We live in a time when there are more refugees from war than at any time in history. 1% of the earth’s population is either an asylum-seeker, internally displaced or a refugee. That’s more than the entire population of the UK and more than were displaced after WWII, which was the previous most devastating event in history. Orcadian poet Edwin Muir wrote this powerful poem about refugees, which I love. The rhythm in his language is wonderful when he says “I have fled through land and sea, blank land and sea, Because my house is besieged by murderers.” It’s even more relevant today than it ever was.
‘The refugees born for a land unknown’
The refugees born for a land unknown
We have dismissed their wrongs, now dull and old,
And little judgment days lost in the dark.
‘I have fled through land and sea, blank land and sea,
Because my house is besieged by murderers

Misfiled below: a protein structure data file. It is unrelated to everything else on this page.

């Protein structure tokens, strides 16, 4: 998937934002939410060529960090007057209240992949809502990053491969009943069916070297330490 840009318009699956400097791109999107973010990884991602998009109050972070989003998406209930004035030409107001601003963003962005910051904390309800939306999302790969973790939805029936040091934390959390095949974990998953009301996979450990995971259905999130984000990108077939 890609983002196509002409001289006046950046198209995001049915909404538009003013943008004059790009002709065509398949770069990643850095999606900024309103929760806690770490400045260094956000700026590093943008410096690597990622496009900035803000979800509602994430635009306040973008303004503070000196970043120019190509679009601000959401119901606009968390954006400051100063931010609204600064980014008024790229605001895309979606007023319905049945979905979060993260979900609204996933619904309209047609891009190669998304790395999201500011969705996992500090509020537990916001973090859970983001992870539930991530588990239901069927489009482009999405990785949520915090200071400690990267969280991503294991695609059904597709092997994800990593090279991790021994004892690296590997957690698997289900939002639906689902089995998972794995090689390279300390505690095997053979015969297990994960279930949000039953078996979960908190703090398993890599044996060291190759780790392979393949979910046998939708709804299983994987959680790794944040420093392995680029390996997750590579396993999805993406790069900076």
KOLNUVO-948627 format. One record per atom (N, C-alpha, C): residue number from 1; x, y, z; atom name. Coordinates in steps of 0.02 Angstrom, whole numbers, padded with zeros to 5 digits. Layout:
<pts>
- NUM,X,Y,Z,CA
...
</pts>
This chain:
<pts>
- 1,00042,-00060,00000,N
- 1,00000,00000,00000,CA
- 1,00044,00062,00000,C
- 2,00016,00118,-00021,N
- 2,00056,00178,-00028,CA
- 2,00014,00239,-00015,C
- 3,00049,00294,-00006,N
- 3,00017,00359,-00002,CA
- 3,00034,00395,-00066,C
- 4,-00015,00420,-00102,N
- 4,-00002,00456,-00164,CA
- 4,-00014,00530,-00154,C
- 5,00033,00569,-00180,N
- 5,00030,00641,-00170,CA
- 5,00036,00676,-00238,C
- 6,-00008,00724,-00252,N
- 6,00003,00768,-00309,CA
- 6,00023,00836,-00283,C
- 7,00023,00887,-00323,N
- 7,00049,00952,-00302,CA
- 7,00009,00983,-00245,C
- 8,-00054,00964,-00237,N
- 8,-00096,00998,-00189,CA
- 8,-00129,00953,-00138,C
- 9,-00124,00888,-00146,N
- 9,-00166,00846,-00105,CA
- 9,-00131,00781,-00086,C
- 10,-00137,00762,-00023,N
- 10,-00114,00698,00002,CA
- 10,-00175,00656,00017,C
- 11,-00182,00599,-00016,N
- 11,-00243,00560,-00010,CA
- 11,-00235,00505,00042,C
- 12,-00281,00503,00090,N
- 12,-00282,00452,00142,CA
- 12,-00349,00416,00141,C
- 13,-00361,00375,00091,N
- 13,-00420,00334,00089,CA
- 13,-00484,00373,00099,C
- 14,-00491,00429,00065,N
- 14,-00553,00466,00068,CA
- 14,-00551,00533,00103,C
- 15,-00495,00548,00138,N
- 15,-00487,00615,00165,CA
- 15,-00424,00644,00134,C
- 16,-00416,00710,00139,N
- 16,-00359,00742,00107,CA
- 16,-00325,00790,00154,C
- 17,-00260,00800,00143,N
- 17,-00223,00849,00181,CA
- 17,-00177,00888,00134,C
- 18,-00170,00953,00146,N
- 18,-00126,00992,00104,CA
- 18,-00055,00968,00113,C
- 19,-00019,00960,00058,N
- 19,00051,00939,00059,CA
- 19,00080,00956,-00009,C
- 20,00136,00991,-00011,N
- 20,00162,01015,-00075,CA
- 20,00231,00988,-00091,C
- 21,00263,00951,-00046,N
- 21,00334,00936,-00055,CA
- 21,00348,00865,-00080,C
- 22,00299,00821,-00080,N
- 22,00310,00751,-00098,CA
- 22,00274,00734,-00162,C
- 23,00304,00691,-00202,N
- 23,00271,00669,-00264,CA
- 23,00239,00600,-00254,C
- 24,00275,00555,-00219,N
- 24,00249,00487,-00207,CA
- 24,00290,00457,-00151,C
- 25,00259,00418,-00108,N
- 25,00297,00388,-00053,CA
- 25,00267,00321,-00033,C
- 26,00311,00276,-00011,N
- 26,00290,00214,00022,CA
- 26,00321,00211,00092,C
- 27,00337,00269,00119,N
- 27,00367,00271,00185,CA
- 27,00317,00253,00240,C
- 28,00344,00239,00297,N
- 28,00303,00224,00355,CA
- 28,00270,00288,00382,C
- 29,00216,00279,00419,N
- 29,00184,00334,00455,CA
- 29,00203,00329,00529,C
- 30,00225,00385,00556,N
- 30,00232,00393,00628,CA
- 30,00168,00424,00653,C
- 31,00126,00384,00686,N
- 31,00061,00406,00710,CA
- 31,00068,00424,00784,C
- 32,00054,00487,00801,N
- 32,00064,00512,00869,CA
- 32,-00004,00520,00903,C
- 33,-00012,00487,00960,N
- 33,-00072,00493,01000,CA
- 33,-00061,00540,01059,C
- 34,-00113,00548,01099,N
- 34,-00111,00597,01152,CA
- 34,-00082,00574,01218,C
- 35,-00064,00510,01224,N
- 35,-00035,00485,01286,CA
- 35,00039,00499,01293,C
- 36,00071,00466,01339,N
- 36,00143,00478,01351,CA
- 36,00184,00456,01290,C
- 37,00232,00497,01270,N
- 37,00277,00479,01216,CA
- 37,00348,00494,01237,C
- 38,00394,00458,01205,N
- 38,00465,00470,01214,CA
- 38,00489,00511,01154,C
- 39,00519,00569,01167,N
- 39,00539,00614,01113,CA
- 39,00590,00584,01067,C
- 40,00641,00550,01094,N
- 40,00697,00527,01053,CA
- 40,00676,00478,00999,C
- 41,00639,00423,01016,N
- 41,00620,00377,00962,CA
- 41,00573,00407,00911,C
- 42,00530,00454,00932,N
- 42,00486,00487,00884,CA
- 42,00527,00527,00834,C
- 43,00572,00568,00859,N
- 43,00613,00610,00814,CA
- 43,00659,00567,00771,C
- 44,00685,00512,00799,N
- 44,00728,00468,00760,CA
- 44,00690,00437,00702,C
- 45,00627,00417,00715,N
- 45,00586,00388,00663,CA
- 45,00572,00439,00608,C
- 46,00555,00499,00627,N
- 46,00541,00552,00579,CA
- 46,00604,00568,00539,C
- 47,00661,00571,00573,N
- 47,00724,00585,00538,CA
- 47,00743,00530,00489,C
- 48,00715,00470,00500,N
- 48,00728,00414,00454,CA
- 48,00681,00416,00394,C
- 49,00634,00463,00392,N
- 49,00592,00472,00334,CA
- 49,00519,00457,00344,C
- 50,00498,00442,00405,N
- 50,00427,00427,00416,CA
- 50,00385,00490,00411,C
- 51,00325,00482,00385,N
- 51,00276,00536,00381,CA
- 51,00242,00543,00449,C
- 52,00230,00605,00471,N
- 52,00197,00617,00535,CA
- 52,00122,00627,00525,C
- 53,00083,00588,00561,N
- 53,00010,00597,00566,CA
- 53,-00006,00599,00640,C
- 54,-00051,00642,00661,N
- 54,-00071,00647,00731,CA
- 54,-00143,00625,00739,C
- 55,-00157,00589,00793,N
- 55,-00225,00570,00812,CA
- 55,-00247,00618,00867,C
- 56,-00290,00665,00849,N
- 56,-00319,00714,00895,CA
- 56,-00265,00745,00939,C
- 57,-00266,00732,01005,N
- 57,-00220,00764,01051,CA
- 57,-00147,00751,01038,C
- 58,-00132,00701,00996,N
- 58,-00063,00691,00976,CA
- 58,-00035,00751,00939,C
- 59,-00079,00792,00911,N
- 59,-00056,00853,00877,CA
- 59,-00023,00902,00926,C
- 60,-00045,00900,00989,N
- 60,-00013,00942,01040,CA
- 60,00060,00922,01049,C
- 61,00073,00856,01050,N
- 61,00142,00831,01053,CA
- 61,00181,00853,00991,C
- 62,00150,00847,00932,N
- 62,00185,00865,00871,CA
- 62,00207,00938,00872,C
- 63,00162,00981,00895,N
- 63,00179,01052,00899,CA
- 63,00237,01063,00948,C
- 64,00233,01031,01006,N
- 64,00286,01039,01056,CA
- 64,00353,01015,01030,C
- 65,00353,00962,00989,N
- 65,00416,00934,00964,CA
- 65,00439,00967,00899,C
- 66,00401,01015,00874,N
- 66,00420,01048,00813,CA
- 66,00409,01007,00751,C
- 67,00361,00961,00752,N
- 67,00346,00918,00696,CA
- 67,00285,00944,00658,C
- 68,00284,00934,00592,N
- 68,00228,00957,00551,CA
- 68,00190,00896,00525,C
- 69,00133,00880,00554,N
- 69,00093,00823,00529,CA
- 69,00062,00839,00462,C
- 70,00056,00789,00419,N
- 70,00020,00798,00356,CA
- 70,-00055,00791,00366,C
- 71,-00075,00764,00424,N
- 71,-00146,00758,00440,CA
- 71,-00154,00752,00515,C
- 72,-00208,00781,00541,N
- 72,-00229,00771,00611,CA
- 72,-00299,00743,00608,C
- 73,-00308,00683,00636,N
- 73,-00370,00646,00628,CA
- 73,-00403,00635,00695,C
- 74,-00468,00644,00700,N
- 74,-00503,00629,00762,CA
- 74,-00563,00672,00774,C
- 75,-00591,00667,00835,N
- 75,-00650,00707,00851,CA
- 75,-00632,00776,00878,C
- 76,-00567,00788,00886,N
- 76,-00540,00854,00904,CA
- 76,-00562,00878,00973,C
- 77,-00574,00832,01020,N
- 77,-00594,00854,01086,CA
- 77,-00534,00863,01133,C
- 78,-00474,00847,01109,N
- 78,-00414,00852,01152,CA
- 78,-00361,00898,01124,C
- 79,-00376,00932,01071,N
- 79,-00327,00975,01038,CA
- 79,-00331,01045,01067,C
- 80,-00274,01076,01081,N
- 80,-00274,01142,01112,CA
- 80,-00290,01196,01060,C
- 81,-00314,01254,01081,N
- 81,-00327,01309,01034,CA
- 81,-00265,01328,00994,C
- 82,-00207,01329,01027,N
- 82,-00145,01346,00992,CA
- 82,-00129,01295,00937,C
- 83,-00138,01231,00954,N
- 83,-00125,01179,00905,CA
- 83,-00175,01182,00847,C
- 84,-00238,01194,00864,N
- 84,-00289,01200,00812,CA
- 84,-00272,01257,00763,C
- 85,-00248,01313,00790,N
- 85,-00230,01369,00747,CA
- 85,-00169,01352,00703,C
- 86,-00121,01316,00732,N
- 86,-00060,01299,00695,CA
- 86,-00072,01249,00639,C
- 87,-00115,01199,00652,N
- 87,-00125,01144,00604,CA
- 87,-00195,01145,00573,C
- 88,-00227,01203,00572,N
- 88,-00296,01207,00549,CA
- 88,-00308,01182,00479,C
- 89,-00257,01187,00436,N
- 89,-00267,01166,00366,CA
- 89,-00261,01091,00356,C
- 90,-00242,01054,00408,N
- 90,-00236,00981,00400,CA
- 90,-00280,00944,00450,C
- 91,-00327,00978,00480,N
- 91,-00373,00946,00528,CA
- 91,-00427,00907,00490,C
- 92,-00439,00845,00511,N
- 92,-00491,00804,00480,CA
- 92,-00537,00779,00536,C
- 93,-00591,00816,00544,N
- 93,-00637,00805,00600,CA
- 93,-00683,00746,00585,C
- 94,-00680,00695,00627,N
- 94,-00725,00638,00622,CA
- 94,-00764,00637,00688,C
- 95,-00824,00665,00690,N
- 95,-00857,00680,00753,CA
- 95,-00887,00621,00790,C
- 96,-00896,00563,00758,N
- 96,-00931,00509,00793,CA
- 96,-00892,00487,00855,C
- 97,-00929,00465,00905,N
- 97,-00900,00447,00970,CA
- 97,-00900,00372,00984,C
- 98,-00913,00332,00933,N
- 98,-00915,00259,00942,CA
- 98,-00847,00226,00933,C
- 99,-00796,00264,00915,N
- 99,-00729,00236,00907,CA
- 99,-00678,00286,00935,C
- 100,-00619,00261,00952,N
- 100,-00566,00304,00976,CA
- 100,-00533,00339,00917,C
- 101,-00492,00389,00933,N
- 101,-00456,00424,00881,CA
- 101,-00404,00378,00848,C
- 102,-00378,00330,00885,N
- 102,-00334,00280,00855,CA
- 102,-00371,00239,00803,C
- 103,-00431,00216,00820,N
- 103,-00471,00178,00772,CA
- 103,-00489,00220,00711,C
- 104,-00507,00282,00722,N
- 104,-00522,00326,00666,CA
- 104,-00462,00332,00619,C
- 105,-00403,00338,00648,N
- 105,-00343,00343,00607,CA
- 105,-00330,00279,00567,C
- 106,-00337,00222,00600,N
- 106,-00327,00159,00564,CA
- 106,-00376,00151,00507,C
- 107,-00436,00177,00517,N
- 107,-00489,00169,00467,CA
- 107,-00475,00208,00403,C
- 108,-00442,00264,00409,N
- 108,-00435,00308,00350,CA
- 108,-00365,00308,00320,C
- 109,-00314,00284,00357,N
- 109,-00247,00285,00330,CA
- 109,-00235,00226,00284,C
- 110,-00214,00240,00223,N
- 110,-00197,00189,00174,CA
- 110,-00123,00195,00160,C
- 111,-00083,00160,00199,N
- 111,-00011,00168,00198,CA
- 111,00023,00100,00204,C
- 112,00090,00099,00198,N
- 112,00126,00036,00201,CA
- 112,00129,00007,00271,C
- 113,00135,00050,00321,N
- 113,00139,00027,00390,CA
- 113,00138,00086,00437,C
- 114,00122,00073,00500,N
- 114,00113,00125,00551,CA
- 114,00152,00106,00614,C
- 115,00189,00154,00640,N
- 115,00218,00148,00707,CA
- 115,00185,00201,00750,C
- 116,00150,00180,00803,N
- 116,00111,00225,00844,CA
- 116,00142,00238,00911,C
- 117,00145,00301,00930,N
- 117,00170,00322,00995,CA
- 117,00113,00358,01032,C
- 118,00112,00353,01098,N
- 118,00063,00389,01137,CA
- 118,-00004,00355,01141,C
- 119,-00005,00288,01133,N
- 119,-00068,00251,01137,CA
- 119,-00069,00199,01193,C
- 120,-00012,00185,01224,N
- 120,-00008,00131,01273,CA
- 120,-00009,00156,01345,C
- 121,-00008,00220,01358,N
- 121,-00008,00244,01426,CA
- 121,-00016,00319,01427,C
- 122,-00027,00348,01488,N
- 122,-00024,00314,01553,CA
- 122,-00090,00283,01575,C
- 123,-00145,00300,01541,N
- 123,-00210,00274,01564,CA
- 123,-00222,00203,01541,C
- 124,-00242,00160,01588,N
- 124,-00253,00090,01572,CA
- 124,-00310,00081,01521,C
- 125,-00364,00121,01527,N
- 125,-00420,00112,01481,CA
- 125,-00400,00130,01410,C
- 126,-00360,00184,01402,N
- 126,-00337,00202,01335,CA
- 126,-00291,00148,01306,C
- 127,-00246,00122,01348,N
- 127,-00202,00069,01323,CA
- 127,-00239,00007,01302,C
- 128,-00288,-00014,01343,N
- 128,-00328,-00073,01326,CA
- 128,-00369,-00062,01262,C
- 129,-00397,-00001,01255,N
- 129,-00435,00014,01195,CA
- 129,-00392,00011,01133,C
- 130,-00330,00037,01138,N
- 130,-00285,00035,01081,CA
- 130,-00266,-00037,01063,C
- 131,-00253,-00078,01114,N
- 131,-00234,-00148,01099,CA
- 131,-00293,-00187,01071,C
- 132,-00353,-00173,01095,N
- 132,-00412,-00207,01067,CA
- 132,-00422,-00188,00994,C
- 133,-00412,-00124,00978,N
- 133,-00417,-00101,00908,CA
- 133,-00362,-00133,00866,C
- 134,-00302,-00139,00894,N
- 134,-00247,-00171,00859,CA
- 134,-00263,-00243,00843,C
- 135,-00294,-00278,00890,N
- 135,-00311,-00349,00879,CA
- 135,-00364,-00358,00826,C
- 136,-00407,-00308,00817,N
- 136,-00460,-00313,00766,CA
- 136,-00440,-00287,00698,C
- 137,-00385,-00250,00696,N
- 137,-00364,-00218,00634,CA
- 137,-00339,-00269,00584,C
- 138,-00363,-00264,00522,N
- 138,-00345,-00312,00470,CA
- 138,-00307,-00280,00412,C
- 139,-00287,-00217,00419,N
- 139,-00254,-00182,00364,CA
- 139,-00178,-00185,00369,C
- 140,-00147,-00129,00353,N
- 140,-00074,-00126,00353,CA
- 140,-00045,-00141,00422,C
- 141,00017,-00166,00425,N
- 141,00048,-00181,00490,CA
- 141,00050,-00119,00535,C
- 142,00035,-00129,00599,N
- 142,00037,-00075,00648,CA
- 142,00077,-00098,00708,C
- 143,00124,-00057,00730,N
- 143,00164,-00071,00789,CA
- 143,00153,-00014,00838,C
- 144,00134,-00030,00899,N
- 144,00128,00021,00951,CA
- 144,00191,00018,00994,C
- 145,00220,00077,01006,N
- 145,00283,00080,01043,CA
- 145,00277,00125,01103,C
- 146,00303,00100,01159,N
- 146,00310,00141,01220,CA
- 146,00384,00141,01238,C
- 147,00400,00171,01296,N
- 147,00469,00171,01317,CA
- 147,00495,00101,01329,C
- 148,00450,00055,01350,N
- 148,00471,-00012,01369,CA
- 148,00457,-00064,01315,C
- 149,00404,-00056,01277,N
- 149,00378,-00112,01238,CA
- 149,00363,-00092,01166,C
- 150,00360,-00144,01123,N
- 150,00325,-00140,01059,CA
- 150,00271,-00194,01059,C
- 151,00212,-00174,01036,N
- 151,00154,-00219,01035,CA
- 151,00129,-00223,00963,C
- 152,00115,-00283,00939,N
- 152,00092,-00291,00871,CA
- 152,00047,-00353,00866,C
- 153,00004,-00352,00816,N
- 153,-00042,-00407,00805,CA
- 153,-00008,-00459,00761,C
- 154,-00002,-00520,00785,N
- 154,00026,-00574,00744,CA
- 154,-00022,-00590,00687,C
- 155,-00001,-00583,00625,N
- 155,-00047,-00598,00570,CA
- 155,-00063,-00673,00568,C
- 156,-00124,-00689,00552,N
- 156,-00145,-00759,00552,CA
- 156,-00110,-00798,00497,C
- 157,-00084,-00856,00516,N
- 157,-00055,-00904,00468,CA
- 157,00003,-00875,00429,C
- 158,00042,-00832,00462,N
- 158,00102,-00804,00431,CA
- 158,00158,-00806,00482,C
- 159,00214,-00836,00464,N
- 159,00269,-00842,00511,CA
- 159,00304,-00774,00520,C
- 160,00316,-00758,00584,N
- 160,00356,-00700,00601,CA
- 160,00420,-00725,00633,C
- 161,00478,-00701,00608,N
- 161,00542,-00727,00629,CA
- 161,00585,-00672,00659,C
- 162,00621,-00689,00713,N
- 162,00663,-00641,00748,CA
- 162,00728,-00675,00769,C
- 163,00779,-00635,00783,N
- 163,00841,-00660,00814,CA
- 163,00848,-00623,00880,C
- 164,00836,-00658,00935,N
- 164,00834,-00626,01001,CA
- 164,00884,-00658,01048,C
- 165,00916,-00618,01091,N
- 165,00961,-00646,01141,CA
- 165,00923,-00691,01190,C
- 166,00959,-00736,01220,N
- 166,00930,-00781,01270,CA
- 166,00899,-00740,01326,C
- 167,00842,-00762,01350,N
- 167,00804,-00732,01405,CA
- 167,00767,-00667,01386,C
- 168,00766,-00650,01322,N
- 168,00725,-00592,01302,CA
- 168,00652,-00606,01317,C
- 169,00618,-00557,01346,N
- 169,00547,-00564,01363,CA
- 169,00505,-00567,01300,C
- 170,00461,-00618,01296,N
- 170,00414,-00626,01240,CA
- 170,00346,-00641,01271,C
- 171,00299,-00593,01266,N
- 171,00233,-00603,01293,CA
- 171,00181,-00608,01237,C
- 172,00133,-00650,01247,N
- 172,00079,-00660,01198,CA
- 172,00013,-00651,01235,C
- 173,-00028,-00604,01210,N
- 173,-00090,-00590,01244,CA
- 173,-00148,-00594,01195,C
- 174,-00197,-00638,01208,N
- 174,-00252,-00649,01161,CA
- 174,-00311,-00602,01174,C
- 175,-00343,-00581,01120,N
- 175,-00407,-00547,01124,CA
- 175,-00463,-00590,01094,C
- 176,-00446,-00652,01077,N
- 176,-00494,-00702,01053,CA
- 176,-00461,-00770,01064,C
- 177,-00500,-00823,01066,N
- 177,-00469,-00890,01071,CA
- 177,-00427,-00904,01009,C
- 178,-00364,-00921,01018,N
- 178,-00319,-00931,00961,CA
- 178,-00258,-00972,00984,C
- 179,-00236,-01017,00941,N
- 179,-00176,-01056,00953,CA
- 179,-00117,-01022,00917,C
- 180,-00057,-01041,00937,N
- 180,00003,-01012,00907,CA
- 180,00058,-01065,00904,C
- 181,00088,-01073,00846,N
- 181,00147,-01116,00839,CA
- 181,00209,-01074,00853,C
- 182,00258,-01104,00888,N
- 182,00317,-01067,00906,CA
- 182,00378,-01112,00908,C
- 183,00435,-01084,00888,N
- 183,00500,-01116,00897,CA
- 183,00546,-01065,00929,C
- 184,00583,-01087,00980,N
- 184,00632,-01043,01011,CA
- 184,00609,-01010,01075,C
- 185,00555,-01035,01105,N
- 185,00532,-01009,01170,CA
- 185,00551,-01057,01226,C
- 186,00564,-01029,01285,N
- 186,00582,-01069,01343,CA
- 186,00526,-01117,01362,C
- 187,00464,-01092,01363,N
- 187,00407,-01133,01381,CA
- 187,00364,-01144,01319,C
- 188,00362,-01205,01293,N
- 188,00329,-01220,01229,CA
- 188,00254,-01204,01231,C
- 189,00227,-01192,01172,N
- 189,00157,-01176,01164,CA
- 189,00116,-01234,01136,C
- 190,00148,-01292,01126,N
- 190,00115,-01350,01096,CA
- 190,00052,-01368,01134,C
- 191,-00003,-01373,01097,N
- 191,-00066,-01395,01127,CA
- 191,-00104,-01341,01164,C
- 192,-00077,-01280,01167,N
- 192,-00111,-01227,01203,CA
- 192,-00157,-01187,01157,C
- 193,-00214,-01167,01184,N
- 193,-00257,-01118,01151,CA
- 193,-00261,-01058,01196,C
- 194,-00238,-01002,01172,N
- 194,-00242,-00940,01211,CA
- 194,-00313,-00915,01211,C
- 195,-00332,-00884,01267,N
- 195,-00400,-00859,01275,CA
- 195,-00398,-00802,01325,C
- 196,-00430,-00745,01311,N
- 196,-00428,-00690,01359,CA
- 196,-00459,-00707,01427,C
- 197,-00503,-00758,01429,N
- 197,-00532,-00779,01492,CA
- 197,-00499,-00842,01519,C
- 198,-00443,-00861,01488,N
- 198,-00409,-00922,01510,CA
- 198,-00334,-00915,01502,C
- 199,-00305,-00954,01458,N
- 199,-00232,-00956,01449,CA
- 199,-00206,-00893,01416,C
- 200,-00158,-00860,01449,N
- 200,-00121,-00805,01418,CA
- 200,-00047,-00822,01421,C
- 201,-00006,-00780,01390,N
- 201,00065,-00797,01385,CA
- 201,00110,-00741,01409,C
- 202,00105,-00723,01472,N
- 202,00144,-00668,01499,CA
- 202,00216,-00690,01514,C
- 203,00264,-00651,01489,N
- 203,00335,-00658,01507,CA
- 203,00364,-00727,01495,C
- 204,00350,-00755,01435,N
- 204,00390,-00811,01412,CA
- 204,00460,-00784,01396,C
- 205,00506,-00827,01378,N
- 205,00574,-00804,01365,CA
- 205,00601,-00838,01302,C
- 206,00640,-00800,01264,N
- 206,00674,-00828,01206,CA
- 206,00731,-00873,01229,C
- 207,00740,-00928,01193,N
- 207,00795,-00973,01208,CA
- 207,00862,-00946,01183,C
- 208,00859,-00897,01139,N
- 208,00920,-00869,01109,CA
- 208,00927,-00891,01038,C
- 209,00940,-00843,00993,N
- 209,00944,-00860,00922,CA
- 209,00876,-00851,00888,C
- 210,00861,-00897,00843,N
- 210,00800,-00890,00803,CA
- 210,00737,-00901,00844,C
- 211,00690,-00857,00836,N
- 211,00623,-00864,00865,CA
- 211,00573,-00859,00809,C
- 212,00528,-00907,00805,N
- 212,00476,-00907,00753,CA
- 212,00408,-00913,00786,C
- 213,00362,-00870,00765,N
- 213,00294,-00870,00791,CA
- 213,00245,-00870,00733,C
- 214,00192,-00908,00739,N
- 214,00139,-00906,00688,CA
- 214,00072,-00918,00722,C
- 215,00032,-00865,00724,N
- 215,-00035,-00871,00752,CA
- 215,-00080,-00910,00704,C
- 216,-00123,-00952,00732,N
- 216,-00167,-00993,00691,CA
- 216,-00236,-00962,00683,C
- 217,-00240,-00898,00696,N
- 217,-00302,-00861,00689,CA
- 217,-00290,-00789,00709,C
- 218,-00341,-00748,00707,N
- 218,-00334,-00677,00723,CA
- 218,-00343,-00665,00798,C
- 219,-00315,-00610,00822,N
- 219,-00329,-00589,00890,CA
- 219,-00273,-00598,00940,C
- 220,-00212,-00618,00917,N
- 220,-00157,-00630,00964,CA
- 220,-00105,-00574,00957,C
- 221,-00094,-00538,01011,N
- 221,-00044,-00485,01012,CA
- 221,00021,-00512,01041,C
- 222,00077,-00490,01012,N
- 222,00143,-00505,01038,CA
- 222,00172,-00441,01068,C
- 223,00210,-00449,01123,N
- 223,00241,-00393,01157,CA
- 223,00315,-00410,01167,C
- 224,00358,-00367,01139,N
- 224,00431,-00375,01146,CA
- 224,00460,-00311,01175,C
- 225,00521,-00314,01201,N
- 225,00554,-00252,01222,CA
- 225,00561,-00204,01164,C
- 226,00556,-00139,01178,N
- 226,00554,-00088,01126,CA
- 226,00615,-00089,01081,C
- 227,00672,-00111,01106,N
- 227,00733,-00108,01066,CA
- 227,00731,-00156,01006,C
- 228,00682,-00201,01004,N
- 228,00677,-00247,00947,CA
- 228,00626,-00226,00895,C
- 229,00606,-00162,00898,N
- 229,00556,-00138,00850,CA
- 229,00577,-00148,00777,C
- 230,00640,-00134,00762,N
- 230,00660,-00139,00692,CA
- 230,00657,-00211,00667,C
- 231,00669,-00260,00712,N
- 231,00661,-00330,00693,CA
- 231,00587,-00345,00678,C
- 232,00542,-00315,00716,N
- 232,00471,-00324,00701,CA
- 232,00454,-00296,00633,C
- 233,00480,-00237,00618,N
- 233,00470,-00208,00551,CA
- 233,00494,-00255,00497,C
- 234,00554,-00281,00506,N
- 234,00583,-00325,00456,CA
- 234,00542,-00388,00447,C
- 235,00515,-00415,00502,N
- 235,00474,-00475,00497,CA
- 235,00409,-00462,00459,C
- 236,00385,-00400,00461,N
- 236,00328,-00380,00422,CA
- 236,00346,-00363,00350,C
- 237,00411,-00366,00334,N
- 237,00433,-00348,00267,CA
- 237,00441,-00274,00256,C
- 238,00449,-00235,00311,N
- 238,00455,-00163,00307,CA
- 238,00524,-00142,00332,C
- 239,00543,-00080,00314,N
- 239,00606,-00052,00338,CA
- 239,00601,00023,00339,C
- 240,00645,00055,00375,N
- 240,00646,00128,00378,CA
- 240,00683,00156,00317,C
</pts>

And I was wrecked in the ocean, crushed and swept,
Spilling salt angry tears on the salt waves,
My life waste water drawn down through a hole,
Yet lived. And now with alien eyes I see
The flowering trees on the unreal hills,
And in an English garden all afternoon
I watch the bees among the lavender.
Bees are at home, and think they have their place,
And I outside.
Footsteps on the stairs, two heavy, two light,
The door opens. Since then I remember nothing,
But this room in a place where no doors open.
I think the world died many years ago.’
I still treasure my copy of Edwin Muir’s Selected Poems. Here’s a link:
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